Even if your days of mandatory summer reading are long gone, summer is still a great time to indulge in a new book or two.
The long, hot, afternoons of July and August have a way of making work or chores unthinkable, so if you’re feeling lazy, what better way to relax than by kicking back in a hammock with a glass of lemonade and a good story?
Most grownup summer reading lists focus on bodice-rippers and detective stories, and there’s nothing wrong with that; summer is the perfect time, after all, to do things just for fun. If you find yourself wanting to read something a bit more off the beaten path, though, why not try one of the following novels? All are page-turners guaranteed to keep you riveted whether you’re lounging on the beach or enduring a long plane ride, but their imaginative premises blow other attempts at mystery, romance, horror, and sci-fi/fantasy out of the water.
The White Devil, by Justin Evans
Evans takes the classic Victorian ghost story and gives it a fresh and literary twist by setting it in a boys’ boarding school once attended by Lord Byron himself. The result is a thrilling, creepy, and—in the end—surprisingly heartbreaking tale of obsession, revenge, and star-crossed love.
The Night Circus, by Erin Morgenstern
Morgenstern’s dark and dreamlike novel tells the story of a mysterious circus and two young magicians named Celia and Marco who, though destined from birth to be rivals, nevertheless fall in love with each other. The Night Circus’s nonlinear narrative makes it a bit of a challenge, but rest assured that it is well worth the effort.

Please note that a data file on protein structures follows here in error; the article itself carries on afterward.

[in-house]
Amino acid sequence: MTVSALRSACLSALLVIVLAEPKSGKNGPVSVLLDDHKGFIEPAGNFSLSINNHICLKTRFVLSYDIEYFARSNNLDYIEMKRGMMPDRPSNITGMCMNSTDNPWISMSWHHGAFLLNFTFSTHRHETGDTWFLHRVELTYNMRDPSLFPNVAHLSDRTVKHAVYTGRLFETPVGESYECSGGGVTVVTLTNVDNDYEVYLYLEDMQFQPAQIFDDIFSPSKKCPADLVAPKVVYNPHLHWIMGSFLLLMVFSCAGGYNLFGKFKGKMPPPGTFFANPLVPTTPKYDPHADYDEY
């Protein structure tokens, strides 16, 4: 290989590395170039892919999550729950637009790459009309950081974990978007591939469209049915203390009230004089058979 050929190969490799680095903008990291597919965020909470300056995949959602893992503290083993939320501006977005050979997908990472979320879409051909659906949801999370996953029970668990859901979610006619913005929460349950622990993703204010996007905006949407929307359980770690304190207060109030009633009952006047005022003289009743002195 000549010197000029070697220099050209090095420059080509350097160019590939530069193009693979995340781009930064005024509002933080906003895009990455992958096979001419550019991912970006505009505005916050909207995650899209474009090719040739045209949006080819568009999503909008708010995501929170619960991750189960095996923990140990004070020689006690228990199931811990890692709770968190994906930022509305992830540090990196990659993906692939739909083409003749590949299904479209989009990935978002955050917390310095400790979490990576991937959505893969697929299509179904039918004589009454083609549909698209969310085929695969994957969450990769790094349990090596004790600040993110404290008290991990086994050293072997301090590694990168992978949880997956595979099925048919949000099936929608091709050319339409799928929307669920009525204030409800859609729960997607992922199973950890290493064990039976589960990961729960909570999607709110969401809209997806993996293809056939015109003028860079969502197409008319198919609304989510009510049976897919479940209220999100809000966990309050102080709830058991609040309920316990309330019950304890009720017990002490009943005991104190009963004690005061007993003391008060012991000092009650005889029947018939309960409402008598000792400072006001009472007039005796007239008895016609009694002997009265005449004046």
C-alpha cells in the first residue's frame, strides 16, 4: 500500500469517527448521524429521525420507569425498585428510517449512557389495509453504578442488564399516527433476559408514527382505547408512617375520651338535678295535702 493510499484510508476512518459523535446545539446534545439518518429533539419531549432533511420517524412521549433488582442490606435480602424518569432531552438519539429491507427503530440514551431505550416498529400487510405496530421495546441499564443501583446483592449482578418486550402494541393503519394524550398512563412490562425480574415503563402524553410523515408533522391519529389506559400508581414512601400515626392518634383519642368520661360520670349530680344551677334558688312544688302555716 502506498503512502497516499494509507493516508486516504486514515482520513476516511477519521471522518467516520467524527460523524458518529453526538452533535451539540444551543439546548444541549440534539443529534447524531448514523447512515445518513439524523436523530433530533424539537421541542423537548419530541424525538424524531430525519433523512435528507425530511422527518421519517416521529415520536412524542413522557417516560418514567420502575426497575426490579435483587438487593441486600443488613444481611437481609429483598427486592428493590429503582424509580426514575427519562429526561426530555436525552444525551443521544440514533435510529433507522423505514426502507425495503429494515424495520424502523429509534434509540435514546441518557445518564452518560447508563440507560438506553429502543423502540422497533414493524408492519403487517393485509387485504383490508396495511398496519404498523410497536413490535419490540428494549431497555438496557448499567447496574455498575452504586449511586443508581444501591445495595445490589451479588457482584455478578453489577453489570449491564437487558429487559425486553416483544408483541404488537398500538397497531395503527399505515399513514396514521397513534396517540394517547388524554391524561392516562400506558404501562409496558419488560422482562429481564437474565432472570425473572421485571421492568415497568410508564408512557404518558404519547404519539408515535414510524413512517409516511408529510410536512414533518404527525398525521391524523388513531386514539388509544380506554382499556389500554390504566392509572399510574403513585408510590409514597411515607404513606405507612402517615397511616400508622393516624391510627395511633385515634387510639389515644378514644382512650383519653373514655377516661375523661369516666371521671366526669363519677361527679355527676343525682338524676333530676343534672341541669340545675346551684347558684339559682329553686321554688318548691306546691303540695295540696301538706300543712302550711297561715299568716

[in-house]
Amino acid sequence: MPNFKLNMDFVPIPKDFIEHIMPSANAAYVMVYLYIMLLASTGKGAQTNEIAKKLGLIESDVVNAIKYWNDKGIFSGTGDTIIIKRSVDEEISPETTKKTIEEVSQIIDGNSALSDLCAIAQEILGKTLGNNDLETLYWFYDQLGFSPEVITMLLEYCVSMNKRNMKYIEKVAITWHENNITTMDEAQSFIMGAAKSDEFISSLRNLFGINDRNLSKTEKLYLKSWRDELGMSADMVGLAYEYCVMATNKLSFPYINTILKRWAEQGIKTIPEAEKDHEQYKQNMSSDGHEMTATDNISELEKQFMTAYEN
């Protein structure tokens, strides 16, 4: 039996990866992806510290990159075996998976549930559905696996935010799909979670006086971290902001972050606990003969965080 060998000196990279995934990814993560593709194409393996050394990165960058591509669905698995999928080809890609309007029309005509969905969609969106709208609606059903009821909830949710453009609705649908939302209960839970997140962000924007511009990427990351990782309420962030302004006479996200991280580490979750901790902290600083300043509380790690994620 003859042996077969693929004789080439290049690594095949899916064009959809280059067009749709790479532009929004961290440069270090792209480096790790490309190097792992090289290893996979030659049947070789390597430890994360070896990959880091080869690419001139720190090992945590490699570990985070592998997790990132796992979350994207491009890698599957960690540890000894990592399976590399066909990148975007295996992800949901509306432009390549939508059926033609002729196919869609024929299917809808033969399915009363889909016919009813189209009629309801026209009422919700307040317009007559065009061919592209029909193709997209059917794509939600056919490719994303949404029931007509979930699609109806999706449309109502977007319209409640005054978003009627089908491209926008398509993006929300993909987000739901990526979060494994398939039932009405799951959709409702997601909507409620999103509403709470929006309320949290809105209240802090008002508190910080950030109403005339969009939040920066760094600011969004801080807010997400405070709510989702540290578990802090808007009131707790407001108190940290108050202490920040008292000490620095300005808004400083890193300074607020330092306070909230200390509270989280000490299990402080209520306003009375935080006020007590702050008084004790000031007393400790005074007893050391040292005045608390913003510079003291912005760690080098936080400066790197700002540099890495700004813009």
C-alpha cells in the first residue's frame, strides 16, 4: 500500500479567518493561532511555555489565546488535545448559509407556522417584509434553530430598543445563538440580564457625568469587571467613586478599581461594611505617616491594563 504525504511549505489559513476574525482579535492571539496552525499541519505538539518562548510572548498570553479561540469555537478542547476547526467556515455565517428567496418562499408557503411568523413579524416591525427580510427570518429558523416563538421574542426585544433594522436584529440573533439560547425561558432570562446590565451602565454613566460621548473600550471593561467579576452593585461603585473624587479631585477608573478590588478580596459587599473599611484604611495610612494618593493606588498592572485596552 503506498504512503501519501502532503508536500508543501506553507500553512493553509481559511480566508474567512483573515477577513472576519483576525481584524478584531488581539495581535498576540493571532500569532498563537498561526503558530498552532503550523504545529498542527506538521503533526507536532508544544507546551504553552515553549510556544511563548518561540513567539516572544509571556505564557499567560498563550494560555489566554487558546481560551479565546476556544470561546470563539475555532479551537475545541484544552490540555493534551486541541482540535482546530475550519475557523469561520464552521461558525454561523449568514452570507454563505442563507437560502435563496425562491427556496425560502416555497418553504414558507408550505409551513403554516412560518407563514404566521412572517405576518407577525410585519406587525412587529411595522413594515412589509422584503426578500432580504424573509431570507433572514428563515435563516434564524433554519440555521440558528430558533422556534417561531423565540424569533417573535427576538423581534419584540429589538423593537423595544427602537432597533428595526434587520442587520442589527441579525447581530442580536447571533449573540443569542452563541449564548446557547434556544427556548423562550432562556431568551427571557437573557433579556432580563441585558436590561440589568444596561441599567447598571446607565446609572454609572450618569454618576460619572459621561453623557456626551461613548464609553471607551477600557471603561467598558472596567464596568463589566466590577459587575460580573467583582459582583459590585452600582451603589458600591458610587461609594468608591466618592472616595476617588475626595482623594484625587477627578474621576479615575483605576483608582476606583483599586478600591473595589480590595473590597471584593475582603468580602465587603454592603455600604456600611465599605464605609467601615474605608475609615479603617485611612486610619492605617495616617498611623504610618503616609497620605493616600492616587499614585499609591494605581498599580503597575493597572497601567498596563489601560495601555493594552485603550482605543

Defending Jacob: A Novel, by William Landay
In some ways reminiscent of William March’s classic The Bad Seed, Defending Jacob is both a murder mystery and a family drama. When a well-known attorney learns that his son is suspected of murdering a fellow student, he finds himself confronting disturbing questions about the nature of evil and the line between guilt and innocence.
Unholy Night, by Seth Grahame-Smith
Grahame-Smith’s reinterpretation of the Nativity is as original as his now-famous take on classic literature, Pride and Prejudice and Zombies. Unholy Night is almost guaranteed to spark controversy, but Grahame-Smith’s novel is neither an attack on nor a defense of Christianity; it is, however, a rollicking adventure in which the “Three Wise Men” are three thieves who find themselves reluctantly playing the role of escort to Jesus, Mary, and Joseph during their flight to Egypt.
The Hunger Games, by Suzanne Collins
The Hunger Games and its successors may be chock-full of action and adventure, but they also offer a surprisingly nuanced look at political oppression, societal corruption, and mass entertainment run amuck. Though aimed at pre-teens and adolescents, Collins’ dystopian trilogy is worth reading at any age.
The Lost Wife, by Alyson Richman
A novel in the tradition of Atonement and A Farewell to Arms, The Lost Wife juxtaposes the horrors of war with the poignancy of lost love. Lenka and Josef meet and fall in love in 1930s Prague, are separated by the Nazi invasion and the Holocaust, and meet again by chance decades later in New York in a story that is both tragic and uplifting.
Miss Peregrine’s Home for Peculiar Children, by Ransom Riggs
Despite its whimsical and lighthearted title, Riggs’ novel abounds with mystery and eeriness. To tell the story of a supposedly abandoned orphanage for children with uncanny and magical abilities, Riggs makes interesting use of vintage photographs; the result is a truly one-of-a-kind reading experience.